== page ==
|Publication number||US4222076 A|
|Application number||US 05/942,599|
|Publication date||Sep 9, 1980|
|Filing date||Sep 15, 1978|
|Priority date||Sep 15, 1978|
|Publication number||05942599, 942599, US 4222076 A, US 4222076A, US-A-4222076, US4222076 A, US4222076A|
|Inventors||Kenneth C. Knowlton|
|Original Assignee||Bell Telephone Laboratories, Incorporated|
|Export Citation||BiBTeX, EndNote, RefMan|
|Patent Citations (1), Non-Patent Citations (2), Referenced by (105), Classifications (7)|
|External Links: USPTO, USPTO Assignment, Espacenet|
This invention relates to the transmission of pictorial images over narrow-band transmission channels in general and, in particular, to two-dimensional gray-scale encoding of picture elements to facilitate the transmission of progressively better approximations of ultimate image details.
Two-dimensional picture images in black and white, or more precisely in various shades of gray, are conventionally prepared for transmission over channels of restricted bandwidth by means of raster scanning. In raster scanning a moving beam of electrons or spot of light travels over the image mounted on a drum or flat-bed scanner in a regular pattern of lines sweeping from the top of a frame to the bottom. Typically, for a slow-scan analog facsimile system, such as is afforded by the use of the Western Electric Data Set Type 602A, a transmission time of about six minutes is required to send over the switched telephone network a sketch, order or message of an 81/2 by 11-inch letterhead size with a definition of 96 lines per inch at a speed of 180 lines per minute.
A digital system providing the same resolution for the approximate 71/2 by 10-inch sight area with an aspect ratio of three-to-four contains about 720 picture elements (pixels) per line and 960 lines per sheet for a total of 691,200 pixels. If there are sixteen possible gray levels assignable to each pixel, then four bits are required to transmit each pixel for a total of 2,764,800 bits. A Western Electric Data Set Type 208B operating at 4800 bits per second in the voice-frequency band of the switched telephone network thus requires 9.6 minutes to transmit an image which is the size of a business letterhead. What the digital system lacks in speed of transmission relative to an analog system is made up in reliability and adaptability to processing.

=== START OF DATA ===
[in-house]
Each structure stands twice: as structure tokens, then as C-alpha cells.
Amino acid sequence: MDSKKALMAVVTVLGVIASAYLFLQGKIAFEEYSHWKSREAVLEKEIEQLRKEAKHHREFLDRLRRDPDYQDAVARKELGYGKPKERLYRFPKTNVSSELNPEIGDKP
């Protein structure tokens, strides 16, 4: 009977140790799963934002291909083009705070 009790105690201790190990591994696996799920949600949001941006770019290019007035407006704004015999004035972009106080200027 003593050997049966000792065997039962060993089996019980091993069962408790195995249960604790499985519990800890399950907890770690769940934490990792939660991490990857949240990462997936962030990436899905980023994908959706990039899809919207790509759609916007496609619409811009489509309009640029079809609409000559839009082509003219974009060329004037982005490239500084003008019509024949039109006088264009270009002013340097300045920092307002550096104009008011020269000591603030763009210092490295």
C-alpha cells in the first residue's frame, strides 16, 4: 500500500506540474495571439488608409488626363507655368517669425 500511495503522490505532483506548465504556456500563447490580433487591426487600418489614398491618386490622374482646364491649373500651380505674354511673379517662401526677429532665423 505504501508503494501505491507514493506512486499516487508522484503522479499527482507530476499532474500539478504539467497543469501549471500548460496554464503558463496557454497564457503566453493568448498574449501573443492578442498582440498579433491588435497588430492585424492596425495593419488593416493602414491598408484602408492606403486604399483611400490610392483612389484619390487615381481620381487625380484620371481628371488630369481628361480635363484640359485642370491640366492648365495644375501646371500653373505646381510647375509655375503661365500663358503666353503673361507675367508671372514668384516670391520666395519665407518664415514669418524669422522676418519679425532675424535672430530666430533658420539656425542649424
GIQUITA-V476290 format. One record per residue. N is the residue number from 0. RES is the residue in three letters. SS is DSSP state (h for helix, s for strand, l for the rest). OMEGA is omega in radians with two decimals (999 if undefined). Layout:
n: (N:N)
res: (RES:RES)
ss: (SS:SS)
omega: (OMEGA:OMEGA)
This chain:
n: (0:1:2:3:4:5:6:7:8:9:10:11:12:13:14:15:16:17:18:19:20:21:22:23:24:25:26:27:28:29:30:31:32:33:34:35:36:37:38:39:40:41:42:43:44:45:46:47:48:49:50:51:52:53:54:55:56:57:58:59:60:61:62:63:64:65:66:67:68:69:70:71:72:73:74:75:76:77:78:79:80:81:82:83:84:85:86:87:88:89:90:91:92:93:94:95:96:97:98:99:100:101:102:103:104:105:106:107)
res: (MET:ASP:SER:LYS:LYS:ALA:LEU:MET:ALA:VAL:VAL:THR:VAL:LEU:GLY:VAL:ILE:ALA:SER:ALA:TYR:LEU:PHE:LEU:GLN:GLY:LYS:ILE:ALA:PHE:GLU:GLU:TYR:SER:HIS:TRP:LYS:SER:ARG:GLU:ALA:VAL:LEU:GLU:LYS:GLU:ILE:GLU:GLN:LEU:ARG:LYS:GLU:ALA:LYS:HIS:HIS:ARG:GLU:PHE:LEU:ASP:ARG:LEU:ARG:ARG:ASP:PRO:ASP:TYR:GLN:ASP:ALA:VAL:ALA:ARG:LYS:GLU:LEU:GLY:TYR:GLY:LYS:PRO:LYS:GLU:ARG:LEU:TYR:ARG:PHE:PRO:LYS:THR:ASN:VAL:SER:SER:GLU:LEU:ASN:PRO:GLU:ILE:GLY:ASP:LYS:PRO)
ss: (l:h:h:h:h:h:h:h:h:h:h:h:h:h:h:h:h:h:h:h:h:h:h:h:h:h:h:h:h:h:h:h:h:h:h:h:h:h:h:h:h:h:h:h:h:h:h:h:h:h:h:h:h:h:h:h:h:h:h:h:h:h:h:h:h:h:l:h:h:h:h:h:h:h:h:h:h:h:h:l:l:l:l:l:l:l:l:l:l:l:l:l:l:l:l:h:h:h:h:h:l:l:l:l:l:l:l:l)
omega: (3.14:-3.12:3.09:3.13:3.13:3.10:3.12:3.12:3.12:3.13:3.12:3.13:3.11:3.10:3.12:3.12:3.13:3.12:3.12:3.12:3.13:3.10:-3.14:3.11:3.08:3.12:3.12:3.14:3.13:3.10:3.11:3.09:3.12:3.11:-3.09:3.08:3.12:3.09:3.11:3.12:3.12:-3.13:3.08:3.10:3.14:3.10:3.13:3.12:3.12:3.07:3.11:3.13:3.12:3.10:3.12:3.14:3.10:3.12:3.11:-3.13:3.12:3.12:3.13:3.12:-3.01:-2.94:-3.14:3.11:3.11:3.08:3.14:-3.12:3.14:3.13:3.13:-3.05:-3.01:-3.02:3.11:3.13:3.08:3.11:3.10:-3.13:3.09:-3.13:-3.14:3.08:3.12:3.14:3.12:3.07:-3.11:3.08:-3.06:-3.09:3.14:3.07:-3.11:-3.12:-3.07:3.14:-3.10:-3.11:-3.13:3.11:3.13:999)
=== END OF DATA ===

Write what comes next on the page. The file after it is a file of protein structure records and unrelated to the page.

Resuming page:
Analog facsimile scanning systems are well known in the art and may be found described in Chapter 2 starting at page 2-67 in Communication Systems Engineering Handbook edited by D. H. Hamsher (McGraw-Hill Book Company, New York 1967). Digital systems are disclosed in Digital Picture Processing by A. Rosenfeld and A. C. Kak, published by Academic Press in 1976.
It is straightforward to encode the gray-scale values of individual pixels as binary numbers to as many as 6, 8 or 10 digits as desired. An eight-bit number encodes, for example, 256 gray-scale levels, i.e., the digit two raised to the eighth power. Conversion of gray-scale values to digital numbers facilitates transmission of picture information over pulse-code modulation (PCM) channels.
In line-by-line transmission, whether transmission is by analog or digital means, stationary images are scanned as a sequence of rows, top row first and bottom row last. In order to view the entire image one must wait for substantially complete transmission. However, if the image information is reorganized at the transmitter terminal by means of high-speed apparatus, the low-speed transmission can furnish the gross structure of the entire image soon after the beginning of transmission and add increasingly detailed refinements as transmission proceeds.
In a paper entitled "A Hierarchical Data Structure for Picture Processing" published in Computer Graphics and Image Processing (Vol. 4, No. 2, pp. 104-119, June 1975) S. Tanimoto and T. Pavlidis have proposed for pattern recognition and data compaction purposes to process the digital representations of the pixels of highest resolution into progressively coarser levels of spatial resolution. The lower-resolution levels are coded by fewer bits of data and hence can be transmitted much faster than the final image. Picture analysis is said to be made more efficient by this type of image processing. The authors base their hierarchical structure on four-cell true averages.